A new study out of the Mayo Clinic and published in the Journal of Pediatrics shows how external factors like medicine and food intake may be the cause of autistic children’s gut problems rather than the autism itself or any potential link to celiac disease. Also a warning for parents about putting autistic children on restricted diets.
Why do autistic children have gut problems?
The study looked at children with and without autism. In each group, approximately 75% of the children had gut problems like constipation, diarrhea, bloating, vomiting and stomach discomfort. When they looked closer they found nearly 34% had constipation compared with 18% of those without autism. 24% of autistic kids had feeding issues compared with 16% of non-autistic children.
“[Researchers] said those differences could stem from neurobehavioral issues connected with autism. ‘The ritualistic tendencies, need for routine, and insistence on sameness that are characteristic of children with autism may lead these children to choose and demand stereotyped diets that may result in an inadequate intake of fiber, fluids and other food consitituents…Thus, behaviorally-related food selectivity may in turn lead to constipation.’” – Healthnews.com
Dr. Samar Ibrahim, a fellow in gastroenterology and instructor in pediatrics at the Mayo Clinic and the study’s lead author also explained how medications may play a role. “In our study, around 50 percent of children were on stimulant medications, and those might affect appetite and might have something to do with issues with food.”
The debunking of celiac & autism
One expert, Keith Young a vice chairman for research in the psychiatry and behavioral science department at Texas A & M Health Science Center College of Medicine told Health News “…he thought it was interesting that the study showed virtually no indication of celiac disease; only once case in the entire group. A possible link between celiac disease and autism was proposed as far back as 1961.”
Because of reports in the last 10-15 years supporting diet restrictions, there has been a wave of supporters; including the Autism Network for Dietary Intervention. You can read several studies and first-hand accounts on their website about how a restricted diet has helped people with autism.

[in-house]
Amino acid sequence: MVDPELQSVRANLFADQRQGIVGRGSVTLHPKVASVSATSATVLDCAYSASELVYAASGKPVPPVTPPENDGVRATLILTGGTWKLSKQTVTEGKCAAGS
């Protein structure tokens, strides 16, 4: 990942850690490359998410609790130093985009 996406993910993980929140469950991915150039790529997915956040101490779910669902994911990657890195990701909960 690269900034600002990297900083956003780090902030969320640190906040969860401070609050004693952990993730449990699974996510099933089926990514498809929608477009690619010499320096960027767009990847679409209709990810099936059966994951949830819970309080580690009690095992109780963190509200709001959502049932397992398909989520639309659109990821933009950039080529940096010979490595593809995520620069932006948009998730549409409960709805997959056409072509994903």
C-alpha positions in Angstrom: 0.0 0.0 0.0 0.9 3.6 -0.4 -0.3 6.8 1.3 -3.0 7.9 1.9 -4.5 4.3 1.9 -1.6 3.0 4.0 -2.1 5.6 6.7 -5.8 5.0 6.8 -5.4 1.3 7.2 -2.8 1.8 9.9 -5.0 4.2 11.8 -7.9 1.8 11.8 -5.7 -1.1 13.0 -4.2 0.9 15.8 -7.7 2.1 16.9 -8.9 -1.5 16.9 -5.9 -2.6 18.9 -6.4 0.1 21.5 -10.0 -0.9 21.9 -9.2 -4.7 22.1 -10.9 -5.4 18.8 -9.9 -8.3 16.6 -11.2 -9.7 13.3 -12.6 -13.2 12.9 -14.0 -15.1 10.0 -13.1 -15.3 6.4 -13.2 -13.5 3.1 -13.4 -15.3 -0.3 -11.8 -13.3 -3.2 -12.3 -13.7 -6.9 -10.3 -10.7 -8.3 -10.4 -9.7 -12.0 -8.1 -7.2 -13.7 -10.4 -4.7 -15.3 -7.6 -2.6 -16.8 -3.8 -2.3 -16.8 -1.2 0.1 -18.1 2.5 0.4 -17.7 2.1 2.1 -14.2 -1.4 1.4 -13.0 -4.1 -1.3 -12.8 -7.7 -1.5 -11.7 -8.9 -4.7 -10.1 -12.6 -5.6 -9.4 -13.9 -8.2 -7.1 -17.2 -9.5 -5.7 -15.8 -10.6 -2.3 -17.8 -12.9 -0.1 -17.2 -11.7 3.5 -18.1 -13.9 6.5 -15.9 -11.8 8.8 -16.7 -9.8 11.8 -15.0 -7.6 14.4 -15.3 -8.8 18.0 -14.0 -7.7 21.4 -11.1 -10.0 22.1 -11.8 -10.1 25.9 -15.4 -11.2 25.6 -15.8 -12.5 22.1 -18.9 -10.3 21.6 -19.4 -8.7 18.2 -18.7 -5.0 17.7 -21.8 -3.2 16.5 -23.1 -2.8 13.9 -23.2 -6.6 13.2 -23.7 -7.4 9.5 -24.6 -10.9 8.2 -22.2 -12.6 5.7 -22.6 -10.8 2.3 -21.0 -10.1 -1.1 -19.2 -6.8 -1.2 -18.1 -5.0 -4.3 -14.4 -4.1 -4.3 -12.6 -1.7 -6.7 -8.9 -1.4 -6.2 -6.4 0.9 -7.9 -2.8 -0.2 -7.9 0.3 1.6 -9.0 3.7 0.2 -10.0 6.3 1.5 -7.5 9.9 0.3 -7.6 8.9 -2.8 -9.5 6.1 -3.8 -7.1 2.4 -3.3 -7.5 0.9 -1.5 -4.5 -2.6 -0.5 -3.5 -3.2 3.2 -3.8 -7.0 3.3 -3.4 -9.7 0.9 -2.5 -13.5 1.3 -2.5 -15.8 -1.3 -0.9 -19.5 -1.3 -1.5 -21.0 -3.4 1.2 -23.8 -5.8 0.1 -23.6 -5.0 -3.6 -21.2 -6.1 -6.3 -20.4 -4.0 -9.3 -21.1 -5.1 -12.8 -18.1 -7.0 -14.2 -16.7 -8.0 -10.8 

But researchers in the current Mayo Clinic study are urging parents to stay away from restrictive diets [likely including gluten-free].
“The findings from our study suggest that such treatments should not be provided indiscriminately to children with autism unless there is explicit evidence indicating the presence of a gastrointestinal disorder in a specific case…additional dietary restriction may place these children at risk for nutritional deficiencies.” – Researchers quoted in Healthnews.com
I did some additional research and found that several studies in the last 5 years or so were more likely to say there is no link between autism and celiac disease, including information from two reputable celiac resources: celiac.com and the National Foundation for Celiac Awareness.
However, keep in mind that undiagnosed celiac disease can lead to some behaviors in children that can look like autism. I know of someone in my parents’ group that this happened to. Plus I found this study from this June documenting a case like this. I’m not saying it’s common, just that the chance exists.
It’s always good to look at information from several different sources before making a decision on a hot topic, including this one.
Note: Always consult your doctor before taking any dramatic action on your child’s diet.